Nothing is Perfect

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I have seen the following scenario far too many times in the world of IT:

  1. Technology A is purchased and deployed, and it does about 90% of what the business needs.
  2. Getting the remaining 10% of the business’ needs met will require training, planning, and effort.
  3. The person who bought technology A complains about how it does not work.
  4. Same person starts preparing to buy technology B.
  5. Technology B is purchased because it covers that remaining 10% of the business’ needs, but still only covers about 90% of all of the business’ needs.
  6. Technology B will also require training, planning, and effort to have it cover 100% of the business’ needs.
  7. The person who bought technologies A and B complains about how they do not work.
  8. Same person starts preparing to buy technology C, and the cycle continues…

Why does this happen? In part because the person who sold the technology promised that it could do everything, but like the old saying goes “buyer beware”. No one product can do it all. If a sales person tells you that their solution will do everything then you as a customer better start asking “What does it not do?” Follow that up with “What third party studies validate your claims about the product?” and “Will you guarantee that in writing with a service level agreement and refunds?”

That is for when the solution sounds too good to be true. My personal belief is that most people already have the role of the skeptic buyer down to a science. The real problem is when the buyer is told the truth about a system’s limitations and ignores what they are told.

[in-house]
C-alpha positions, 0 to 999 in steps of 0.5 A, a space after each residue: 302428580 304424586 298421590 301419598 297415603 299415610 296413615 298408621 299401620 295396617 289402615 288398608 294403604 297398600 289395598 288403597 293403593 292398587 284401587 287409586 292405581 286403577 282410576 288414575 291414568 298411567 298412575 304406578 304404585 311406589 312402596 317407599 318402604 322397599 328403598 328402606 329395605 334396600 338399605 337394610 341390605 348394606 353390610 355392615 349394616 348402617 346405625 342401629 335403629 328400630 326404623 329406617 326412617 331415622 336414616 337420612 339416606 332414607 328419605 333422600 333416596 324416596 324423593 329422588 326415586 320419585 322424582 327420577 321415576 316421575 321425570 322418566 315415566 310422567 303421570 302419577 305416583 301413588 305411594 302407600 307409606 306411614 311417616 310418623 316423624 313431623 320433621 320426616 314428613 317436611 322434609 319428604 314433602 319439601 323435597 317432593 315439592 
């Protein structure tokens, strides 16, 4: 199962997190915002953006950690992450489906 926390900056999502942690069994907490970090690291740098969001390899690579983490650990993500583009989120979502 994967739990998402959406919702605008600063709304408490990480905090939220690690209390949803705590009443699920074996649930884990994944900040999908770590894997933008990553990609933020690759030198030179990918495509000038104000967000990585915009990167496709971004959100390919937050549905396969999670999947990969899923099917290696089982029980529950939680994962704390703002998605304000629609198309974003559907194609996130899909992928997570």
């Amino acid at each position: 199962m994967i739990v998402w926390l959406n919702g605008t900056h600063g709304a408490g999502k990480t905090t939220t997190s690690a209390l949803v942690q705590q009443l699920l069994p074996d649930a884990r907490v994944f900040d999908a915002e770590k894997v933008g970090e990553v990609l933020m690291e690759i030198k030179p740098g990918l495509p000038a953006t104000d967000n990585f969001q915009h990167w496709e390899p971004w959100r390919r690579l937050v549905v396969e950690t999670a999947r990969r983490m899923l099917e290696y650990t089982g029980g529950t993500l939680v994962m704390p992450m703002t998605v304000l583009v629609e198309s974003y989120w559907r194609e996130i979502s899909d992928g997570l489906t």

I have no explanation for why this particular phenomenon occurs. My opinion is that people just get excited about buying things. Much like when someone buys a shiny new sports car because it is fast and sleek looking, and then six months later they complain about the lack of trunk space or a backseat. Suddenly the design of the car is “flawed”.

Yet there was no way that the buyer did not see these details before buying the car. The buyer just chose to ignore them.

You cannot do this when making an IT purchasing decision. You also cannot dismiss a solution that is going to require additional work beyond just the initial purchase and deployment. If you instead recognize that your needs are unique because your company is unique in some ways, well then you will drop the unrealistic expectation that a “perfect” solution exists for your company. You can now ask the better questions of your vendor for that solution that addresses 90% of your business’ needs:

  • “What have your other customers done to address my remaining needs?”
  • “How much will I need to purchase in addition to your solution to truly have a complete solution?”
  • “Would you please provide references to your customers who faced similar issues to ours?”

Drop you expectations for perfection to come in the form of a product, and know what your needs are before purchasing anything. Unlike a car that is difficult to customize beyond its original design most technologies have the interfaces needed to create a complete solution with. You just have to be willing to put in the training, planning, and effort to make it happen.

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